4 Learning metafeatures: proofs of concept
To showcase the validity of the proposed architecture, two proofs of concept are proposed, extracting metafeatures by training Dida^{2}^{2}2Dida code is available at: https://github.com/herilalaina/dida. to achieve two tasks, respectively distribution identification and performance model learning.
4.1 Experimental setting
Three benchmarks have been considered (details in supplementary material, Appendix D). Benchmarks TOY and UCI are taken from [20], respectively involving toy datasets with instances in , and 121 datasets from the UCI repository [8]. Benchmark OpenML3D is derived from 593 datasets extracted from the OpenML repository [44], where each dataset gives rise to compressed datasets using autoencoders (instance being replaced with its 3dimage in latent space). Twenty such compressed datasets are generated for each initial OpenML dataset. Each benchmark is divided into 70%30% trainingtest sets (all compressed datasets generated from a same dataset being either in training or in test sets).
The Dida neural architecture includes 2 invariant layers followed by three fully connected layers of sizes 256, 128, 64. The first layer processes a dataset z (finite distribution in dimension ), yielding a distribution in dimension 10, while the second layer yields a deterministic vector in dimension 1024. The latter is processed by the FC architecture; denotes the learned metafeatures, with Dida parameters (section 2.3).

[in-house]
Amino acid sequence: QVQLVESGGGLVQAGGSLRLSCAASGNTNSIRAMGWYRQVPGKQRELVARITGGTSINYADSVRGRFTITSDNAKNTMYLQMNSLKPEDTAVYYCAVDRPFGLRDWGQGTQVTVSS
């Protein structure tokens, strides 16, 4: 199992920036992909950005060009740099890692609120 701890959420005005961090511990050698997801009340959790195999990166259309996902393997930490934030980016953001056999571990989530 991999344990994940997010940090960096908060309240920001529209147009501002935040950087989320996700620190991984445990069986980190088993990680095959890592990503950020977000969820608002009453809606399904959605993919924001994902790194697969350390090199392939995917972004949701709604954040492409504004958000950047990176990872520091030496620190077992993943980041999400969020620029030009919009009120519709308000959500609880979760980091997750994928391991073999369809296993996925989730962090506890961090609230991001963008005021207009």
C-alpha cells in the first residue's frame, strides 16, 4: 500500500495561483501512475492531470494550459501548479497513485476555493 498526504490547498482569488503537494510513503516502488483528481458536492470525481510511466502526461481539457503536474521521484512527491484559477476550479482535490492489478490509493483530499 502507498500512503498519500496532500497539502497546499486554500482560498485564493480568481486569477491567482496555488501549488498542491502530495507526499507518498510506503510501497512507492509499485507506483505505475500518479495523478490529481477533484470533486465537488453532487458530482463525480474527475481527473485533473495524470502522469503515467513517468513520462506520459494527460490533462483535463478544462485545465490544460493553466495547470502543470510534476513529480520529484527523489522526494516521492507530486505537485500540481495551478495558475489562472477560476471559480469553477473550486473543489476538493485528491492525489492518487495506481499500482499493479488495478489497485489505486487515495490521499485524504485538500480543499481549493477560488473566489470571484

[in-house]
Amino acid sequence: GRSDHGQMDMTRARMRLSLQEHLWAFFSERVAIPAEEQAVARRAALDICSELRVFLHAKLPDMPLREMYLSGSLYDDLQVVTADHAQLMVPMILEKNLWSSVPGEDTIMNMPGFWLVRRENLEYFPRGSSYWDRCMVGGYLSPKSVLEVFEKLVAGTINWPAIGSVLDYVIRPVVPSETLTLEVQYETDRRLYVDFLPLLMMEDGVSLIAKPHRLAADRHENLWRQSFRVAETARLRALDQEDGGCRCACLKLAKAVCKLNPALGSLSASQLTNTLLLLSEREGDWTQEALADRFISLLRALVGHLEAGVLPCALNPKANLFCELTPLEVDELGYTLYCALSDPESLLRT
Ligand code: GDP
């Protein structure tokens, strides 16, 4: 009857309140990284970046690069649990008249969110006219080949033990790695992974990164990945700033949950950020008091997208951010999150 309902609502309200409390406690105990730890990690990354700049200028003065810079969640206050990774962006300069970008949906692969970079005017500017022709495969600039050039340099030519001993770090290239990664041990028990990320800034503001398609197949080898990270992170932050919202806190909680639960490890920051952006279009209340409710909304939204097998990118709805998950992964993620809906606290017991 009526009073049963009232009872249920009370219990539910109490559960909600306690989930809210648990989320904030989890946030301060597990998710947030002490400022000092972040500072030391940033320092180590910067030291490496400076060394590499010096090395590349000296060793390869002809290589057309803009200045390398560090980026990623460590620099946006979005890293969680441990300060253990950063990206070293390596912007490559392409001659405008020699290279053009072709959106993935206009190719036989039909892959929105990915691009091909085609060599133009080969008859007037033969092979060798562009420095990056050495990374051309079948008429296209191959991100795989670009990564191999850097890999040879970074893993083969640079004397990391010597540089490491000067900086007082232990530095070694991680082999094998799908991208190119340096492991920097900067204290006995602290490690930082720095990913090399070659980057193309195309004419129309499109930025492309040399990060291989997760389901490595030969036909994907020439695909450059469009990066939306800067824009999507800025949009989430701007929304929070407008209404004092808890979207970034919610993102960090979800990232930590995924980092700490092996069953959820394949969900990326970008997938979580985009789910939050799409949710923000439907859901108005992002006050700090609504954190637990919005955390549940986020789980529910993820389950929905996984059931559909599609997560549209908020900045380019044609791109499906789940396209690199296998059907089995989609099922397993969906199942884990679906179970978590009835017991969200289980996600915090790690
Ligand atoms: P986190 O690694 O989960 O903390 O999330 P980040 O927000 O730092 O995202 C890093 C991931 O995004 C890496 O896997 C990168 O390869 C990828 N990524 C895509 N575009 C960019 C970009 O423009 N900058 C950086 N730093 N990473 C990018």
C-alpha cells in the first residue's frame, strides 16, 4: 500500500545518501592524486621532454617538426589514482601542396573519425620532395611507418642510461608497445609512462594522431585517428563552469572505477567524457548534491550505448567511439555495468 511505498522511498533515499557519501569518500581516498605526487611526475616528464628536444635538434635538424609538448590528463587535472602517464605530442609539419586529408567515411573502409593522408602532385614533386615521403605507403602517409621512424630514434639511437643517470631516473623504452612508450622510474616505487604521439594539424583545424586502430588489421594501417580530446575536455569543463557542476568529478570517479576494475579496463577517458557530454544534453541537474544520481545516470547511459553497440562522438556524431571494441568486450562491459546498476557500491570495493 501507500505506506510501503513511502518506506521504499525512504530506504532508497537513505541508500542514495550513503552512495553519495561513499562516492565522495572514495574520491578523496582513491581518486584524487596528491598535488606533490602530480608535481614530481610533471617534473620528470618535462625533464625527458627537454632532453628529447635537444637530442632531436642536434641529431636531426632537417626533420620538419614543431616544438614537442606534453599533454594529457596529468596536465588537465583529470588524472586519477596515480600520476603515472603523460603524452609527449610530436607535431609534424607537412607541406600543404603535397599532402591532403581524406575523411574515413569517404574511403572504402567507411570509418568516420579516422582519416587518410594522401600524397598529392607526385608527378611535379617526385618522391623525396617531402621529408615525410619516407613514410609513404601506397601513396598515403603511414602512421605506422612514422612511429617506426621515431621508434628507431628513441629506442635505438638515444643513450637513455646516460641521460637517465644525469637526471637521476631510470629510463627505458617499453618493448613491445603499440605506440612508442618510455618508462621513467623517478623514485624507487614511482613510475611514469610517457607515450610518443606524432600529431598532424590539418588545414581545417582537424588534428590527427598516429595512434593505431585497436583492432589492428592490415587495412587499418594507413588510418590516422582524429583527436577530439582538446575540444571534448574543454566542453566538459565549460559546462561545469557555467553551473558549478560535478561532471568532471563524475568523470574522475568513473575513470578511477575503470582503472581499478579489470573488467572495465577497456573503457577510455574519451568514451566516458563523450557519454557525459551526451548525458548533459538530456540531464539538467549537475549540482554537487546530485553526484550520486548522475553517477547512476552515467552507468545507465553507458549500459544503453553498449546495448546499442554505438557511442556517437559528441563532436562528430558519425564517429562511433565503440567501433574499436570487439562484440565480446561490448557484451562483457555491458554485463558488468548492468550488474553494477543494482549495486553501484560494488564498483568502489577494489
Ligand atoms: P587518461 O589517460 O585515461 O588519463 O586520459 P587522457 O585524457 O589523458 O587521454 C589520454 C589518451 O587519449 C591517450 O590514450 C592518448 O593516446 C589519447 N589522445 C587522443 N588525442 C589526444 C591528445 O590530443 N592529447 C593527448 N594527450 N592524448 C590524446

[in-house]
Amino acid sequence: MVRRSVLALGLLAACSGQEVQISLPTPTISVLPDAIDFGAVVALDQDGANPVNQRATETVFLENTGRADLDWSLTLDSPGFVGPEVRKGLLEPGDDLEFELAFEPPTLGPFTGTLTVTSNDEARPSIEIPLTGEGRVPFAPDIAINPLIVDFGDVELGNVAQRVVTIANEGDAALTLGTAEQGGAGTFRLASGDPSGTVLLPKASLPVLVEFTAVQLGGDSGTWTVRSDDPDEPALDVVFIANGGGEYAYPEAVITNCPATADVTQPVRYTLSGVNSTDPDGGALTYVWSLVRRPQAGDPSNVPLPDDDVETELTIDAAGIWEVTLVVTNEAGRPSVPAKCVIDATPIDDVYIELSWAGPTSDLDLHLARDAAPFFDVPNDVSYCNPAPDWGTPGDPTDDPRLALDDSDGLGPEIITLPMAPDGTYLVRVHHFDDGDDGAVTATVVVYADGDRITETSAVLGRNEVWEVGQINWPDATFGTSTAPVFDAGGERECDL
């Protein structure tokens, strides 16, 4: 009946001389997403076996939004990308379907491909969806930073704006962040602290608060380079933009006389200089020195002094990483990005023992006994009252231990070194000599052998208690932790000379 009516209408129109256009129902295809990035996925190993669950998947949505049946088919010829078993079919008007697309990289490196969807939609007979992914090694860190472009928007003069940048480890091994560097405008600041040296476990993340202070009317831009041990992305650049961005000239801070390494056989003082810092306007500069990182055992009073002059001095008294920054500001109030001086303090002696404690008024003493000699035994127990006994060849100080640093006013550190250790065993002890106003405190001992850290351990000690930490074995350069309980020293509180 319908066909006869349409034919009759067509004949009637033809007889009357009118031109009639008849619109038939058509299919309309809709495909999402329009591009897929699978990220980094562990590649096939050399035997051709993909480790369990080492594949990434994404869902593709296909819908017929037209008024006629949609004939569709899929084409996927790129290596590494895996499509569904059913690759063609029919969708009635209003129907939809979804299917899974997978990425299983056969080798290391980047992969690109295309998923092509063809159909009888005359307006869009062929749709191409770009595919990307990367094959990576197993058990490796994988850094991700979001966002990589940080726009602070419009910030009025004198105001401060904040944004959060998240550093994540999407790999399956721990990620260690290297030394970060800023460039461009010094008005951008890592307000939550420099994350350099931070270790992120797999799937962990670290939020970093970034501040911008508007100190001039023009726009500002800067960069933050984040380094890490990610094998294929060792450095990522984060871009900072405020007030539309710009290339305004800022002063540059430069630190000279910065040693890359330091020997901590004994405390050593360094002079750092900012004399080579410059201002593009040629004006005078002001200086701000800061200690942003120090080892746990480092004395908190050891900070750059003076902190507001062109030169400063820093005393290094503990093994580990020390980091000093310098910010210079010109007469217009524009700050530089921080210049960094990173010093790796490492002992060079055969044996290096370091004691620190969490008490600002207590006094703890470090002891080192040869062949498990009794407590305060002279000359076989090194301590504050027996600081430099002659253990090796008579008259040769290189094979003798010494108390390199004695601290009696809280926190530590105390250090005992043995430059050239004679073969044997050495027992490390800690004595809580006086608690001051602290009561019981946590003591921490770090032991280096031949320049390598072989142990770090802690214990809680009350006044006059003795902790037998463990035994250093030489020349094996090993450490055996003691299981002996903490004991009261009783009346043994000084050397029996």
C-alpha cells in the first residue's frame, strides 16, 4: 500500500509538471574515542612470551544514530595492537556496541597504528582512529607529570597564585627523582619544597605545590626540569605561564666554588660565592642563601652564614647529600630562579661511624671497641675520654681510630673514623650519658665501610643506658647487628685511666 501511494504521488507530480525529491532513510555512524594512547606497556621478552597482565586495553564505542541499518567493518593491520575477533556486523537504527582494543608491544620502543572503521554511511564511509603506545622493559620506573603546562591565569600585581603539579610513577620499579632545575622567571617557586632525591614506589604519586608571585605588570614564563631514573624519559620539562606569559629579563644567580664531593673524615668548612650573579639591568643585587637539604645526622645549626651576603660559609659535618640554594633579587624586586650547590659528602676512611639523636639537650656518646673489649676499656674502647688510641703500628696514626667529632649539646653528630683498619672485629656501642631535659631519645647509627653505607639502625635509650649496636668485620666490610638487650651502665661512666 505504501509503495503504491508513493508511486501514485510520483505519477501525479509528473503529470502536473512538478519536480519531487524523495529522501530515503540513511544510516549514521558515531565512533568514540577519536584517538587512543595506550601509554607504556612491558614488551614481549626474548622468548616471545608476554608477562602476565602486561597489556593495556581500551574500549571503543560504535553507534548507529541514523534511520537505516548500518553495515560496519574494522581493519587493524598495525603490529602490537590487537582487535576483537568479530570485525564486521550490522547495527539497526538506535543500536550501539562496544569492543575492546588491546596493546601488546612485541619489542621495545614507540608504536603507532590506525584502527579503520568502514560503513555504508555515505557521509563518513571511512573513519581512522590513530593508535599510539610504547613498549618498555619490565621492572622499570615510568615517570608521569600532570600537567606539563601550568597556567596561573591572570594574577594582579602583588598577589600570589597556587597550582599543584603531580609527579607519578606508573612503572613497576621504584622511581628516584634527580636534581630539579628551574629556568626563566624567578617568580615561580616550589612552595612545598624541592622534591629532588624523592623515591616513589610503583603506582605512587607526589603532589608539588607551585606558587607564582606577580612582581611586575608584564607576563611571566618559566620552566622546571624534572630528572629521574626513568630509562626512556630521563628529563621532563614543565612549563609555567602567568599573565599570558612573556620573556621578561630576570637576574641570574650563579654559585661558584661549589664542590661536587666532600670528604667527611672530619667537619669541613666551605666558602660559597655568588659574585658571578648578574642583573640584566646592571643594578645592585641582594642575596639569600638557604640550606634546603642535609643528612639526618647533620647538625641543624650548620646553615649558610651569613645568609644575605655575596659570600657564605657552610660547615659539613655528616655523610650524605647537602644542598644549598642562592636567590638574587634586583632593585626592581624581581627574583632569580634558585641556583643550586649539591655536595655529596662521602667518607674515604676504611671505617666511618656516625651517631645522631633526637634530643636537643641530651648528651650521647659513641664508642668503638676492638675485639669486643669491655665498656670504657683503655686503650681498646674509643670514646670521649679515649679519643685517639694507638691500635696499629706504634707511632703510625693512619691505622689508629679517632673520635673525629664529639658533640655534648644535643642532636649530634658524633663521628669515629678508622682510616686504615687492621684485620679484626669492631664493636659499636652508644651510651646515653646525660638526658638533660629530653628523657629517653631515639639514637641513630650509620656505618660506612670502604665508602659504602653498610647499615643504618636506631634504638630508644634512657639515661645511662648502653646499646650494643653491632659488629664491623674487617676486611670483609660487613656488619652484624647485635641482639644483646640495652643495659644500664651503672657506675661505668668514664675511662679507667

All experiments are run on 4 NVIDIATeslaV100SXM2 GPUs with 32GB memory, using Adam optimizer with base learning rate and batch size 32.
4.2 Task 1: Distribution Identification
The patch identification task is introduced by [20]. Let dataset , referred to as patch of dataset , be extracted by uniformly selecting a subset of samples with indices in . To each pair of patches (z,z’) (with same number of instances) is associated the binary metalabel , set to 1 iff z and z’ are extracted from the same initial dataset. In this case, the Dida parameters are trained to build the (dimensionagnostic) model minimizing the (weighted version of) binary crossentropy loss:
(5) 
with and metafeatures defined as the 64dimensional output of the last FC layer.
The Dida performance is assessed comparatively to Dataset2Vec^{3}^{3}3Dataset2Vec code is available at https://github.com/hadijomaa/dataset2vec.. Table 1 shows that Dida significantly outperforms Dataset2Vec
on all benchmarks (columns 13), all the more so as the number of features in the datasets is large (in UCI). Uncertainty estimates are obtained with 3 folds splitting of the test set.